4. downtown.

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Jen loved soccer and went on to become the varsity team captain. In ninth grade, once she found out that I played soccer, she harassed me until I joined the team. I started playing soccer when I was 5 and like most cliche love stories, I couldn’t stay away. I felt like I owed it to myself and to her to play. I struggled to decide what to do because 8 hours of school with bullies was already hard enough. Could I handle after school practices and traveling to games with them?

As teammates, the bullies and I ended up mostly ignoring each other. That didn’t stop them from picking on me during school hours, but it was a little easier to ignore knowing that I could kick their ass on the field. Despite butting heads with a majority of my soccer team, most of our team was incredibly close when it came to the sport. We functioned well as a team. A mutual love for the game among our team was enough to usually put aside the dislike they had for me. The team captains often arranged soccer parties at someone’s house and everyone would attend. Going to these parties was one of the few times that I felt normal, even if it was superficial. My feelings were real.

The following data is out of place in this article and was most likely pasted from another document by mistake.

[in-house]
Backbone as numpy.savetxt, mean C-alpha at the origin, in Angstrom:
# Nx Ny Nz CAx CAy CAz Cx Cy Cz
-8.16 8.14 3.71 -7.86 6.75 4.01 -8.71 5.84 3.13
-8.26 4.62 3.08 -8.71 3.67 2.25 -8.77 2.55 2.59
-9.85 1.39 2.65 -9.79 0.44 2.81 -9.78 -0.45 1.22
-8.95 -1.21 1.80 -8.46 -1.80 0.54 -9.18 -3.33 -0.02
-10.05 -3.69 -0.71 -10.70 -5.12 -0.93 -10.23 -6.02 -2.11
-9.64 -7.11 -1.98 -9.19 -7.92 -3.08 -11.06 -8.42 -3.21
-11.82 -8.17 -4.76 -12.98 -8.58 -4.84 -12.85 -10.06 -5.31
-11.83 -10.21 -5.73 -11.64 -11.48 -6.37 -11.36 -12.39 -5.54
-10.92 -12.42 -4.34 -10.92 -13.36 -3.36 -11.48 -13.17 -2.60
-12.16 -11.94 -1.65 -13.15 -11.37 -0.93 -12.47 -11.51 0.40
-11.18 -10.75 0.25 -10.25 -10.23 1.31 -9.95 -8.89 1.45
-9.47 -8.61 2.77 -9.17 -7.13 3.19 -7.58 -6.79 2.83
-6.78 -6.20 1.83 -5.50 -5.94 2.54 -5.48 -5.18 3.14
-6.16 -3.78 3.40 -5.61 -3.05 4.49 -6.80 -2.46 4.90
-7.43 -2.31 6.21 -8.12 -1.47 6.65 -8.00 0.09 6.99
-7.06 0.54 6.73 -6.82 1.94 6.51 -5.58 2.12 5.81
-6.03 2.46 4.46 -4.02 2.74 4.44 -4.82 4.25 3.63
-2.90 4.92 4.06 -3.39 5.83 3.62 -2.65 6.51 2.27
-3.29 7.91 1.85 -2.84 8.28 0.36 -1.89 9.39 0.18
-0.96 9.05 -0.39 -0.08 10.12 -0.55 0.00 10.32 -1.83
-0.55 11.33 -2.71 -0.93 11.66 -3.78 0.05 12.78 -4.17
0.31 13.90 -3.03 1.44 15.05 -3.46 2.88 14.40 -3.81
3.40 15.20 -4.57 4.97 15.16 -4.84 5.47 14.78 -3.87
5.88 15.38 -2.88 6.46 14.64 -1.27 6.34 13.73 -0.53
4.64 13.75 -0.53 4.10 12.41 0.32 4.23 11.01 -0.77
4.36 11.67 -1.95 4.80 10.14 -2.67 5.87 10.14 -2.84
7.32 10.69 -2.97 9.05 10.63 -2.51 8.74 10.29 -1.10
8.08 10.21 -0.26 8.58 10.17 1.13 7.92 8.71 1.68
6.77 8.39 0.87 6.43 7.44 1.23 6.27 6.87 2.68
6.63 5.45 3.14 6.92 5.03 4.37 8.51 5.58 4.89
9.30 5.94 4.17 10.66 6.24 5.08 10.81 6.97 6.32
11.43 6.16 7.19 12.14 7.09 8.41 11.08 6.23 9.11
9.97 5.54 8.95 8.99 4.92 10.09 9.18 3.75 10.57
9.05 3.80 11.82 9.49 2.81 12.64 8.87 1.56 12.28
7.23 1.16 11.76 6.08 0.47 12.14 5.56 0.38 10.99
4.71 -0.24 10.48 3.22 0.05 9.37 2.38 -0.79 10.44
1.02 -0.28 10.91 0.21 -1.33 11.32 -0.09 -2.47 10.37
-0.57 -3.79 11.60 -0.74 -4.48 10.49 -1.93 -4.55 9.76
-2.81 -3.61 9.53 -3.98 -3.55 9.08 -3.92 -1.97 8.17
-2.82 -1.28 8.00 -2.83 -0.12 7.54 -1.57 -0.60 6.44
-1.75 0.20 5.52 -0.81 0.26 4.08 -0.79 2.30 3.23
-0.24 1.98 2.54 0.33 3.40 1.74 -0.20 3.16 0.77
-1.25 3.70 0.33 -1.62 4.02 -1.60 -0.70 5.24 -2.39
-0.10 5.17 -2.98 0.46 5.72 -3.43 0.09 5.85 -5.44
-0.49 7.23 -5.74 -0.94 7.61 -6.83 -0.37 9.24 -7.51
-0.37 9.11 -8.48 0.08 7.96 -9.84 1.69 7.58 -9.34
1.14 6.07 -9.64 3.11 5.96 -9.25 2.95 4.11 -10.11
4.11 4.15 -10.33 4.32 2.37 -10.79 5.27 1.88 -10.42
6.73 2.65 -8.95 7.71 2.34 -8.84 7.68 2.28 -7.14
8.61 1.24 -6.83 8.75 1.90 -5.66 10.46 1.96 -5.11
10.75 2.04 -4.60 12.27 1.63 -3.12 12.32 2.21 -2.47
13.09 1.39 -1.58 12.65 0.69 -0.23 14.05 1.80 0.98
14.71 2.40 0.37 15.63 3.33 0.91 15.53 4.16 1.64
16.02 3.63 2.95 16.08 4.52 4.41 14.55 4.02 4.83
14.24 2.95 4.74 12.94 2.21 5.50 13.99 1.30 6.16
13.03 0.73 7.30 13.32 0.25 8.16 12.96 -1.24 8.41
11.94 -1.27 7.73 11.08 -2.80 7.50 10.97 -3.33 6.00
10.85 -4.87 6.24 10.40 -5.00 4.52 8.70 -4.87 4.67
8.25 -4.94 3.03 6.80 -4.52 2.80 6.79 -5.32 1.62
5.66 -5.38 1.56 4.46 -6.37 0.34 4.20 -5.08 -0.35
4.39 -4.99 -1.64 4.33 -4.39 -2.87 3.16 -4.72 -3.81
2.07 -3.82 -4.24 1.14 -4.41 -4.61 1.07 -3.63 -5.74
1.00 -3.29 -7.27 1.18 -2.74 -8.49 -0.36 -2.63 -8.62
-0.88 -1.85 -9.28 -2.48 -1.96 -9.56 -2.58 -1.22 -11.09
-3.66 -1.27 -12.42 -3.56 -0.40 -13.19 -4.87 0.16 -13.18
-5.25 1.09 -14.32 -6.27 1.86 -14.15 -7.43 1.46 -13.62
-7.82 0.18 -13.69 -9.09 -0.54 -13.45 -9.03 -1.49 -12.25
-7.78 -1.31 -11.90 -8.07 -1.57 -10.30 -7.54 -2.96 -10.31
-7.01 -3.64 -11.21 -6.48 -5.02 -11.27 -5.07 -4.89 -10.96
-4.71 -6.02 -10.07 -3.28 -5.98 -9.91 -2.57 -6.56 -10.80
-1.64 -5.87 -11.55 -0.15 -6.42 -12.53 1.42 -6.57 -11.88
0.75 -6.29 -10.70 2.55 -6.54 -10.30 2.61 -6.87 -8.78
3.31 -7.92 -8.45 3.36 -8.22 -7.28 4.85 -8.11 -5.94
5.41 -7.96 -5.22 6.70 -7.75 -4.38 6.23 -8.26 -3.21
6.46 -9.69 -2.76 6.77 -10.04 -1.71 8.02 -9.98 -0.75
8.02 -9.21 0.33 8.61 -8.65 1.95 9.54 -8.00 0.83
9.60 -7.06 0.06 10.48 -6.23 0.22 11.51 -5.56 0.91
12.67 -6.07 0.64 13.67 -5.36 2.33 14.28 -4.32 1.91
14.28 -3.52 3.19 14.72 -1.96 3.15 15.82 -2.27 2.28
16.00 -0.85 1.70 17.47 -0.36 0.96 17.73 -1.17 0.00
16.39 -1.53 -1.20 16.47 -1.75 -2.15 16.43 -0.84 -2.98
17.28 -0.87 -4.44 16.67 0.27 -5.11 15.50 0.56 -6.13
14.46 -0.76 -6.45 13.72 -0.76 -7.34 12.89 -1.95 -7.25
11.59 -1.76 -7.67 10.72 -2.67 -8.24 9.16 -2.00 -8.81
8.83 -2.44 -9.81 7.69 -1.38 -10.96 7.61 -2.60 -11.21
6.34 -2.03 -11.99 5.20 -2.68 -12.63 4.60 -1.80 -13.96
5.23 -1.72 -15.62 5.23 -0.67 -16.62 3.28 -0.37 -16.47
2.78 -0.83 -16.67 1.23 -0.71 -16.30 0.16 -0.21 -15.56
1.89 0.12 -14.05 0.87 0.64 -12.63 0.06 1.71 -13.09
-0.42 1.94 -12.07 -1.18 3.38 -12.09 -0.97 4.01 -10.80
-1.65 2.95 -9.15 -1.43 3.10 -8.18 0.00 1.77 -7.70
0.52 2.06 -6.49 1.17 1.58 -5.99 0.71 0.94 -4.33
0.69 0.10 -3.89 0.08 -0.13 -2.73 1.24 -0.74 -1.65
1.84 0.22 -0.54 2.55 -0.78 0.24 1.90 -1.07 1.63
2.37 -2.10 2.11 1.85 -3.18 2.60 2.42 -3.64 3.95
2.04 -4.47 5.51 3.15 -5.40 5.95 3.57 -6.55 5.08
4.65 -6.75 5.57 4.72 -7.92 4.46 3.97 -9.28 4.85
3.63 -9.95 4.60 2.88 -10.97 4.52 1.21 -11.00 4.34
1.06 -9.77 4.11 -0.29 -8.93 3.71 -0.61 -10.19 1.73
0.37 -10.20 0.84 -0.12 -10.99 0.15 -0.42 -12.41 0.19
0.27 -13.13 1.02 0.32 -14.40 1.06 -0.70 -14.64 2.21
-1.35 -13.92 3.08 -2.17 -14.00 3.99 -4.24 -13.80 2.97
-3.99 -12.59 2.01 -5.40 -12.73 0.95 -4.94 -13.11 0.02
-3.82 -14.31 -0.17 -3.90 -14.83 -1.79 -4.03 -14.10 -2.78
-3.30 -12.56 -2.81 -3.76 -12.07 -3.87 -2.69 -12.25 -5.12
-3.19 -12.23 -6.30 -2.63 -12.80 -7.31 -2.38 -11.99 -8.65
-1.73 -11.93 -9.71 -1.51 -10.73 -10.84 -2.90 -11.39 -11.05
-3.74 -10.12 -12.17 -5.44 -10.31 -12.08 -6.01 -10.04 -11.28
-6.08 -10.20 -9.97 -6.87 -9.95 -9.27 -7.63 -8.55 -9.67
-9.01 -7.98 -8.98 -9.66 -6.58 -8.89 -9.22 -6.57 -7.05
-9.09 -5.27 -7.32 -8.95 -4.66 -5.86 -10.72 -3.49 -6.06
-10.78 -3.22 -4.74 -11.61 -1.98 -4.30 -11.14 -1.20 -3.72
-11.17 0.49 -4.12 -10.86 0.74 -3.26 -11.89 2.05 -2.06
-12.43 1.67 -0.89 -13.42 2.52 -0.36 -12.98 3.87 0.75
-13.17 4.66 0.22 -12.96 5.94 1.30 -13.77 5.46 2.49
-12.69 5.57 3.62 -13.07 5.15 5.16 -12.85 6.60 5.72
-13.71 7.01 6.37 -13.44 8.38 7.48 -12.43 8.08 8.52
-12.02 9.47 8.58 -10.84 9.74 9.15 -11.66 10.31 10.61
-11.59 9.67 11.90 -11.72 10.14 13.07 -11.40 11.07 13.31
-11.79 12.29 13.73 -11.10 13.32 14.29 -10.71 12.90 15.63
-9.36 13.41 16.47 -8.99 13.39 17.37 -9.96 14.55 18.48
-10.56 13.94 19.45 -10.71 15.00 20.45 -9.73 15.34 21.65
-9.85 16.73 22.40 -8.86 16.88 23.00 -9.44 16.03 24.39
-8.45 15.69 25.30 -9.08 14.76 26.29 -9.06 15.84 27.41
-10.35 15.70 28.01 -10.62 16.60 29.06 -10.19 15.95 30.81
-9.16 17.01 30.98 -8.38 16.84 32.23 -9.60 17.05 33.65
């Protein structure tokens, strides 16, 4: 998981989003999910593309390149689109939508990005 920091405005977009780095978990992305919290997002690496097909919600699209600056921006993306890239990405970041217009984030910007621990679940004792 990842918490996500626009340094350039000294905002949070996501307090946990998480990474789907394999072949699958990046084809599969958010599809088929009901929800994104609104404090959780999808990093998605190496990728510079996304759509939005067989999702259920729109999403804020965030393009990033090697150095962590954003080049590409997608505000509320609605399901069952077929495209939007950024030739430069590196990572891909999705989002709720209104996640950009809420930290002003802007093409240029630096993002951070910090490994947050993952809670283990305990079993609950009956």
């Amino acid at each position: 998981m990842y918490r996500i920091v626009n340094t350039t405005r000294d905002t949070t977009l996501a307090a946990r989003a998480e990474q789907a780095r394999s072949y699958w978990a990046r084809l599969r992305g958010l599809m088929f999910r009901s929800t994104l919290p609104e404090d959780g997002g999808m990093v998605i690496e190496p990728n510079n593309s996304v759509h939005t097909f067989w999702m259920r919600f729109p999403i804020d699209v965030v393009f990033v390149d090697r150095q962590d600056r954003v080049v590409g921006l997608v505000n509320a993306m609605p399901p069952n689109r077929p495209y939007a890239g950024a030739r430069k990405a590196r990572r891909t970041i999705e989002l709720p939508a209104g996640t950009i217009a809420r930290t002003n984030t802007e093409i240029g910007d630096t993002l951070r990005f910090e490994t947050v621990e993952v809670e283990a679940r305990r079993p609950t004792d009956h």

One of the girls would order pizza while we all changed into our team sweats and began to loaf around on the couch, gossiping. It felt like the closest thing to a girl’s slumber party from 90’s teen movies that real life could get. I usually lingered near Jen and another girl named Austin, leaning into their protection and friendship. We even got matching team sweatshirts made with our own money. We wore those light grey sweatshirts everywhere, like an unofficial uniform. Our respective soccer numbers were on the back of the sweatshirt and the front read, “bring it down", an inside joke that originated during one of our (drunken) sleepovers. I never drank which only gave people another reason to pick on me. This just served as another gentle reminder that I’d never be the same as these people, that I’d never really fit in.

Nash AzarianComment